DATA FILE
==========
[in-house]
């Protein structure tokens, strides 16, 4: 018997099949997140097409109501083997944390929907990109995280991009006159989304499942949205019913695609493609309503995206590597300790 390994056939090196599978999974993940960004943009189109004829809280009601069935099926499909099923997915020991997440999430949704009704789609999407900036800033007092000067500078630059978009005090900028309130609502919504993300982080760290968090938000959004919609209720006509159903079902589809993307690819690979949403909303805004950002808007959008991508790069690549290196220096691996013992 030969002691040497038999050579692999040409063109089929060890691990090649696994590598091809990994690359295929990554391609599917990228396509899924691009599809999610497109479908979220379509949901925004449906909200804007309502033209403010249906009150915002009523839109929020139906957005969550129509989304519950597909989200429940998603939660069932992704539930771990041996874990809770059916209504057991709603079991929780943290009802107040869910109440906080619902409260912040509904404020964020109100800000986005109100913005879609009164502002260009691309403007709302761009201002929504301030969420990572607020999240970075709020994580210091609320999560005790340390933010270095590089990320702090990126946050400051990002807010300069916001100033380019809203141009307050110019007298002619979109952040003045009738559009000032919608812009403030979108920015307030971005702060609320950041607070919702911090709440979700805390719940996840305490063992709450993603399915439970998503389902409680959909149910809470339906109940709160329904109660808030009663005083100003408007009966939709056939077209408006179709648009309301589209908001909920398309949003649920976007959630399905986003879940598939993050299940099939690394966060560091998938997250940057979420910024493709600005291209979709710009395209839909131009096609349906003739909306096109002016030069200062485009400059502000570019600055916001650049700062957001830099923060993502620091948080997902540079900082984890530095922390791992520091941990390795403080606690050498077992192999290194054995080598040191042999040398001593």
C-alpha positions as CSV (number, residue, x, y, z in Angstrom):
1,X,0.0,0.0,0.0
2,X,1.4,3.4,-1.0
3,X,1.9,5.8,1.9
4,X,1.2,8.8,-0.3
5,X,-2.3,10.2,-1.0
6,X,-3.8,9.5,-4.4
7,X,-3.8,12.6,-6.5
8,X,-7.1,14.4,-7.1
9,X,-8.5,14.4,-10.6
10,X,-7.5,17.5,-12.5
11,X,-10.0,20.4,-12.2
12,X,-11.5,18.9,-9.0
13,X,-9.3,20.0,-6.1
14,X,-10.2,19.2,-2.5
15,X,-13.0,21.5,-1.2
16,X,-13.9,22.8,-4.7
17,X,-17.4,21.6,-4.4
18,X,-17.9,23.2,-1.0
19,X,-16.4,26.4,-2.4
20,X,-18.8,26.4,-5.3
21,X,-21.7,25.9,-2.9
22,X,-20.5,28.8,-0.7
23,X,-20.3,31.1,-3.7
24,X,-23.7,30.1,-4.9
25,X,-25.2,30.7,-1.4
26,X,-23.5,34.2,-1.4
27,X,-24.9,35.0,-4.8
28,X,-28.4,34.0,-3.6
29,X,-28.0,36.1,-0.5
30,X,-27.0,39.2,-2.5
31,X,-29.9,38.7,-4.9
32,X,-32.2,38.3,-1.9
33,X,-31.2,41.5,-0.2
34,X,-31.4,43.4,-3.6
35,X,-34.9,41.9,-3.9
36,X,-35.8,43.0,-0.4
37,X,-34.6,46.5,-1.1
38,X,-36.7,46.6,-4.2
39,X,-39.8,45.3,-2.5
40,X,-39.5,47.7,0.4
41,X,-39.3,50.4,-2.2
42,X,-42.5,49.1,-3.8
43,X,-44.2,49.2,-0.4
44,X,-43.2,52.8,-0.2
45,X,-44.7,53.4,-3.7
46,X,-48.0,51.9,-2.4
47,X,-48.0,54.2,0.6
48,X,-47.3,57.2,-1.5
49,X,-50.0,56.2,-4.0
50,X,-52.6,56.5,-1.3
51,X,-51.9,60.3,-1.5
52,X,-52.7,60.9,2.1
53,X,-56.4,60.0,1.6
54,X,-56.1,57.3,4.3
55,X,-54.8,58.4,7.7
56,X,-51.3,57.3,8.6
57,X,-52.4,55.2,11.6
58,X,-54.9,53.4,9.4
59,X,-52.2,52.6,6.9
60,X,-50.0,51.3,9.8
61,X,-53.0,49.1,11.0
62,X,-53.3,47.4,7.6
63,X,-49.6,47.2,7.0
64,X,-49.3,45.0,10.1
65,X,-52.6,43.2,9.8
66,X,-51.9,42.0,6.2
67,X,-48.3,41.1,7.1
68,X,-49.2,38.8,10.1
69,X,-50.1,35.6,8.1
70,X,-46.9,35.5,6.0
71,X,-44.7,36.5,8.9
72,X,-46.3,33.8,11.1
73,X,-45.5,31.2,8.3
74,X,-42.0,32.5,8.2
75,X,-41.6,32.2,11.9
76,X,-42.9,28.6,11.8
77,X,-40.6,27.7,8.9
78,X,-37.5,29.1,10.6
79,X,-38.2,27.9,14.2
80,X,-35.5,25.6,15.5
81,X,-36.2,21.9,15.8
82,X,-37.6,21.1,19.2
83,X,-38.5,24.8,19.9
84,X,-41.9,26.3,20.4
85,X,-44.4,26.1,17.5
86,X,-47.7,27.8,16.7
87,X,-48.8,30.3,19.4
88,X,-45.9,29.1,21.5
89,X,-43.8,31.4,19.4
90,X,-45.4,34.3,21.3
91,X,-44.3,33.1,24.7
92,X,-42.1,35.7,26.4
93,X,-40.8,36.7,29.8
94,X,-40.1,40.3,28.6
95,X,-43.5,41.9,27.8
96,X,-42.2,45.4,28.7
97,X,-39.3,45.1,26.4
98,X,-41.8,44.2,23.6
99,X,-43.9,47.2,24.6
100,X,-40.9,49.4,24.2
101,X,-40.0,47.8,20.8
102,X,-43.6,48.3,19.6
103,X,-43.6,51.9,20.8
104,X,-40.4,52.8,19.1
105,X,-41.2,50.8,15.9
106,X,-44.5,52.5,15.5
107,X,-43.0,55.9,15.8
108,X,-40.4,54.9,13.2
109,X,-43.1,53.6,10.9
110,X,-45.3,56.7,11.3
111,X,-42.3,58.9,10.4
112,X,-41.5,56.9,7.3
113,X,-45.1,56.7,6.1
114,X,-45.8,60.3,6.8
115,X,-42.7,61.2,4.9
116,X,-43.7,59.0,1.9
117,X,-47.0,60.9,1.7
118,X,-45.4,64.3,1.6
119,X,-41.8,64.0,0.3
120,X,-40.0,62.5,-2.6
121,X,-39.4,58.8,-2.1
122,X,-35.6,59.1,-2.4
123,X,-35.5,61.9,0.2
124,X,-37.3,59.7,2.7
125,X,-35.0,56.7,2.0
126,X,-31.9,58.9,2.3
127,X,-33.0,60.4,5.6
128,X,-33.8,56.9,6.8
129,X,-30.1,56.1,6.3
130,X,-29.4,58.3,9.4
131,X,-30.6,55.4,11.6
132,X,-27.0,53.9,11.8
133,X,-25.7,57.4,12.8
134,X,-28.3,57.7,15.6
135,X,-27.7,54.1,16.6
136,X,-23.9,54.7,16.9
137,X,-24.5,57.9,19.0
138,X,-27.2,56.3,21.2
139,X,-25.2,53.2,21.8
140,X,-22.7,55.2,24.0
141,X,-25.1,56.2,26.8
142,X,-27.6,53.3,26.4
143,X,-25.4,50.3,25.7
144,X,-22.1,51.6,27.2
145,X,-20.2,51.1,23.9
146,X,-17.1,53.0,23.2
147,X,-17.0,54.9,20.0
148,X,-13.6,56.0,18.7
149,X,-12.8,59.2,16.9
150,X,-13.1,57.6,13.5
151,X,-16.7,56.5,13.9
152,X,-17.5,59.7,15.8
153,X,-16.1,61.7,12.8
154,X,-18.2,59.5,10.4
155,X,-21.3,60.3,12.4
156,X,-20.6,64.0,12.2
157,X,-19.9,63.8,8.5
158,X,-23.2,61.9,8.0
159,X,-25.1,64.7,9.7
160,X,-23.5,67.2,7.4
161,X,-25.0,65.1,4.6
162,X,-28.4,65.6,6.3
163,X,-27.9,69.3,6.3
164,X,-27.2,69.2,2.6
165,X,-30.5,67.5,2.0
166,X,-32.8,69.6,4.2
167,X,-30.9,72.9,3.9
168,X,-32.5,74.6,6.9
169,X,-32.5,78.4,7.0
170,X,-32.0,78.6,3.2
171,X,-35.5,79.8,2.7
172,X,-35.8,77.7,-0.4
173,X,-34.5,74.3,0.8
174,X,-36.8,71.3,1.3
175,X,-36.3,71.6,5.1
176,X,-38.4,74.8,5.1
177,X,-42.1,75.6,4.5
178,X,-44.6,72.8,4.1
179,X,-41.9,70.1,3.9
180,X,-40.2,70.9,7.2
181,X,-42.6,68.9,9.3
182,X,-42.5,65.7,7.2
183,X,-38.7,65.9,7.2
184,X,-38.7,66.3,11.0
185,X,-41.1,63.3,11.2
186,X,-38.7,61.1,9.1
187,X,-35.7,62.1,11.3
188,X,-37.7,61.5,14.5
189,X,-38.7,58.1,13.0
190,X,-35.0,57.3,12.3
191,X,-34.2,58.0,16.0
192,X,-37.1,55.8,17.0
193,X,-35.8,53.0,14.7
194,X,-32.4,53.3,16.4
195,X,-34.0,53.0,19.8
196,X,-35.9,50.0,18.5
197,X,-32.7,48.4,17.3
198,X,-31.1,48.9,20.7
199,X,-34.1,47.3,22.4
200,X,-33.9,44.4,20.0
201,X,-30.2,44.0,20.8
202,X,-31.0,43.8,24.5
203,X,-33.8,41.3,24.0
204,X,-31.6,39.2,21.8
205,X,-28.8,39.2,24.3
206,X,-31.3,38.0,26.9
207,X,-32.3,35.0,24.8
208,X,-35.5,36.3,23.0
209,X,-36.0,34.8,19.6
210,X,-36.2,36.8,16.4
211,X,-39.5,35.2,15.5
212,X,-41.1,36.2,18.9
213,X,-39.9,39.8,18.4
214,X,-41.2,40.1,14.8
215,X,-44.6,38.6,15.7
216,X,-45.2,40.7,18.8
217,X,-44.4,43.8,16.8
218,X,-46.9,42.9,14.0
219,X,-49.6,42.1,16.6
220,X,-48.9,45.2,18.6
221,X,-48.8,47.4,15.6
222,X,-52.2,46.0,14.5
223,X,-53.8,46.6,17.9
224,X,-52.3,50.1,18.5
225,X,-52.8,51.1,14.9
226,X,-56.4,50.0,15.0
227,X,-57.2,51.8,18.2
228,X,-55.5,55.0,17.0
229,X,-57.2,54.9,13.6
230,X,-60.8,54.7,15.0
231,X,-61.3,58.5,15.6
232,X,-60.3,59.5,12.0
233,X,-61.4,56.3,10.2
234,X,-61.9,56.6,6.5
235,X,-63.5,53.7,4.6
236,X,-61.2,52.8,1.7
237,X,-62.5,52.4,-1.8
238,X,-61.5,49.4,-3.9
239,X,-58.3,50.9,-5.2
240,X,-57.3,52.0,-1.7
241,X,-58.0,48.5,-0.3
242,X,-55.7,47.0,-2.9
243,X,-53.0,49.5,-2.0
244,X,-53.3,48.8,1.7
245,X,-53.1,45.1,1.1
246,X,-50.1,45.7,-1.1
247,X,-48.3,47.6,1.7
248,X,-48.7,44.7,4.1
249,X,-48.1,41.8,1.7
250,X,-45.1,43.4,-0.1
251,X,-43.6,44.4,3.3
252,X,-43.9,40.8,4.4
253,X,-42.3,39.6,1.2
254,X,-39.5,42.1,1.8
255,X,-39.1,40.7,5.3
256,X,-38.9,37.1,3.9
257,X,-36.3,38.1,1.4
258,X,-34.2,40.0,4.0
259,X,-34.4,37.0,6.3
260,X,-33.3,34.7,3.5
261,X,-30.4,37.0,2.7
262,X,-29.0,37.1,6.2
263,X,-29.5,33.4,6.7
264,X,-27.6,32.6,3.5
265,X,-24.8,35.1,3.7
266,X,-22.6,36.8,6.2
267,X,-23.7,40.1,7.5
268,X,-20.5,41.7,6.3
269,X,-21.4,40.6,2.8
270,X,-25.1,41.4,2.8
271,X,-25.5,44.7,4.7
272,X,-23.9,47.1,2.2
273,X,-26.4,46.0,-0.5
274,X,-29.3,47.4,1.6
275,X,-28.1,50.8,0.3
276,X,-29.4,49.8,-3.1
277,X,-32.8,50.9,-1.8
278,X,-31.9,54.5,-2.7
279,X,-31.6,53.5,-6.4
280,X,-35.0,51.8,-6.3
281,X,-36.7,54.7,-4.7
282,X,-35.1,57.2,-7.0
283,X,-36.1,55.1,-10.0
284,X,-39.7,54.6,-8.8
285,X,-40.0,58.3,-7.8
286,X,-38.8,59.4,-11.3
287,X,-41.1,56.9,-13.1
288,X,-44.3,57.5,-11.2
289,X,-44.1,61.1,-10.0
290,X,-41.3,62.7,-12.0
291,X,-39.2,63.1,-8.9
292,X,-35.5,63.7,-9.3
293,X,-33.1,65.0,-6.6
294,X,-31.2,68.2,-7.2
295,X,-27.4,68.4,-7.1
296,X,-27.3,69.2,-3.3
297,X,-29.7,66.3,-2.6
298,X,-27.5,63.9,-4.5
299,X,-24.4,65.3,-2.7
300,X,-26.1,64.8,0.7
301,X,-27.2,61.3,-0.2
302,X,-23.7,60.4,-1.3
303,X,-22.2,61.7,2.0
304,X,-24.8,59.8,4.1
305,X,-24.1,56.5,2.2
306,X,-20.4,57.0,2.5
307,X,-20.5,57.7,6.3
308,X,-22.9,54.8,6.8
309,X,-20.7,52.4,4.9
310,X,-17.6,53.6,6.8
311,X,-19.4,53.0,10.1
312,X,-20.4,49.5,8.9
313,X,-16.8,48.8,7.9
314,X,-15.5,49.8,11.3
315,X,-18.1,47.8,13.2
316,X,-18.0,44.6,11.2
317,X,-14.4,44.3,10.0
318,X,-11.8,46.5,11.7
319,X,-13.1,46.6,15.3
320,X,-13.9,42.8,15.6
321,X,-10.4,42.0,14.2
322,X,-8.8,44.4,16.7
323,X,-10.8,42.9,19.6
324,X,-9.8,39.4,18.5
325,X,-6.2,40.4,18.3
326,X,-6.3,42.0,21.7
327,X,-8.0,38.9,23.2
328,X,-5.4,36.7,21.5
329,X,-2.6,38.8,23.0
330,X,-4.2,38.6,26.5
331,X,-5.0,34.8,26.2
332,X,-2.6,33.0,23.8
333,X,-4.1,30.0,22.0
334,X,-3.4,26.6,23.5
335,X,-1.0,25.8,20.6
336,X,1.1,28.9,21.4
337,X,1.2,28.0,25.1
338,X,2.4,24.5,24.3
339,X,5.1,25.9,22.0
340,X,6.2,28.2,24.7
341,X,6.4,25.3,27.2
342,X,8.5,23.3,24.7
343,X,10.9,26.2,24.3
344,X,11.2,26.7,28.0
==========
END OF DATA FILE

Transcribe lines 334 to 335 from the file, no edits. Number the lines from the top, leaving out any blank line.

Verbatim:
331,X,-5.0,34.8,26.2
332,X,-2.6,33.0,23.8